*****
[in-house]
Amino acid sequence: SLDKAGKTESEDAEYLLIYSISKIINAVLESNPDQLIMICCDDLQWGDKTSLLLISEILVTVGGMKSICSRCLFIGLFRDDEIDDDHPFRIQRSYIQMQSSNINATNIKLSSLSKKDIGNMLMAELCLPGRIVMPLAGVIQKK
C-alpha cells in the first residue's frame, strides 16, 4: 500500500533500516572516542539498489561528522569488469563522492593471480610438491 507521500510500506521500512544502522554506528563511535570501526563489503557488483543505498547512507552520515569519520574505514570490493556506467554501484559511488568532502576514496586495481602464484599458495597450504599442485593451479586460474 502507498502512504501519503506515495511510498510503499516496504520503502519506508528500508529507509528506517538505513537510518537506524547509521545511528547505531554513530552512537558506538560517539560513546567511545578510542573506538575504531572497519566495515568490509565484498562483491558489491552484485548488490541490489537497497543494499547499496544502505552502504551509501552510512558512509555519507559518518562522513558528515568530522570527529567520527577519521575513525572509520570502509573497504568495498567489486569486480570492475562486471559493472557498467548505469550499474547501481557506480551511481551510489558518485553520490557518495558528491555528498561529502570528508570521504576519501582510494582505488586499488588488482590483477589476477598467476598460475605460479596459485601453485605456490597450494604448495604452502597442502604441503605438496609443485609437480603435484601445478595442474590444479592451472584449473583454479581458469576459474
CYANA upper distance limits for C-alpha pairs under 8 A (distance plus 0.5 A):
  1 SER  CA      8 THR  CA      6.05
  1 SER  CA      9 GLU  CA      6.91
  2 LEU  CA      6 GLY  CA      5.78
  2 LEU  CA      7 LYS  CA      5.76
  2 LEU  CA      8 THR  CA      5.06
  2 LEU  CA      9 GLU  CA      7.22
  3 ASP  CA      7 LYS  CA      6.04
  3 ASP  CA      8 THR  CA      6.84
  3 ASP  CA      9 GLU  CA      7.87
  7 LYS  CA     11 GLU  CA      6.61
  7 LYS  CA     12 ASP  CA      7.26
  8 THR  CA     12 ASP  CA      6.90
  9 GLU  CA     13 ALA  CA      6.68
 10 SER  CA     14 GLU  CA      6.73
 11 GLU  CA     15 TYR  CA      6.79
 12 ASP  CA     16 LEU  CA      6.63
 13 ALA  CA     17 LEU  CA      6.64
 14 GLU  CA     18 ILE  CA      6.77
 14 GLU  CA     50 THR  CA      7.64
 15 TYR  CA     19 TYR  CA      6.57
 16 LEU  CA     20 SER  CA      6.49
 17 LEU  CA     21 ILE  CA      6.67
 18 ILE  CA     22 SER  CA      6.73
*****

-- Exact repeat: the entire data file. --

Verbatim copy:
[in-house]
Amino acid sequence: SLDKAGKTESEDAEYLLIYSISKIINAVLESNPDQLIMICCDDLQWGDKTSLLLISEILVTVGGMKSICSRCLFIGLFRDDEIDDDHPFRIQRSYIQMQSSNINATNIKLSSLSKKDIGNMLMAELCLPGRIVMPLAGVIQKK
C-alpha cells in the first residue's frame, strides 16, 4: 500500500533500516572516542539498489561528522569488469563522492593471480610438491 507521500510500506521500512544502522554506528563511535570501526563489503557488483543505498547512507552520515569519520574505514570490493556506467554501484559511488568532502576514496586495481602464484599458495597450504599442485593451479586460474 502507498502512504501519503506515495511510498510503499516496504520503502519506508528500508529507509528506517538505513537510518537506524547509521545511528547505531554513530552512537558506538560517539560513546567511545578510542573506538575504531572497519566495515568490509565484498562483491558489491552484485548488490541490489537497497543494499547499496544502505552502504551509501552510512558512509555519507559518518562522513558528515568530522570527529567520527577519521575513525572509520570502509573497504568495498567489486569486480570492475562486471559493472557498467548505469550499474547501481557506480551511481551510489558518485553520490557518495558528491555528498561529502570528508570521504576519501582510494582505488586499488588488482590483477589476477598467476598460475605460479596459485601453485605456490597450494604448495604452502597442502604441503605438496609443485609437480603435484601445478595442474590444479592451472584449473583454479581458469576459474
CYANA upper distance limits for C-alpha pairs under 8 A (distance plus 0.5 A):
  1 SER  CA      8 THR  CA      6.05
  1 SER  CA      9 GLU  CA      6.91
  2 LEU  CA      6 GLY  CA      5.78
  2 LEU  CA      7 LYS  CA      5.76
  2 LEU  CA      8 THR  CA      5.06
  2 LEU  CA      9 GLU  CA      7.22
  3 ASP  CA      7 LYS  CA      6.04
  3 ASP  CA      8 THR  CA      6.84
  3 ASP  CA      9 GLU  CA      7.87
  7 LYS  CA     11 GLU  CA      6.61
  7 LYS  CA     12 ASP  CA      7.26
  8 THR  CA     12 ASP  CA      6.90
  9 GLU  CA     13 ALA  CA      6.68
 10 SER  CA     14 GLU  CA      6.73
 11 GLU  CA     15 TYR  CA      6.79
 12 ASP  CA     16 LEU  CA      6.63
 13 ALA  CA     17 LEU  CA      6.64
 14 GLU  CA     18 ILE  CA      6.77
 14 GLU  CA     50 THR  CA      7.64
 15 TYR  CA     19 TYR  CA      6.57
 16 LEU  CA     20 SER  CA      6.49
 17 LEU  CA     21 ILE  CA      6.67
 18 ILE  CA     22 SER  CA      6.73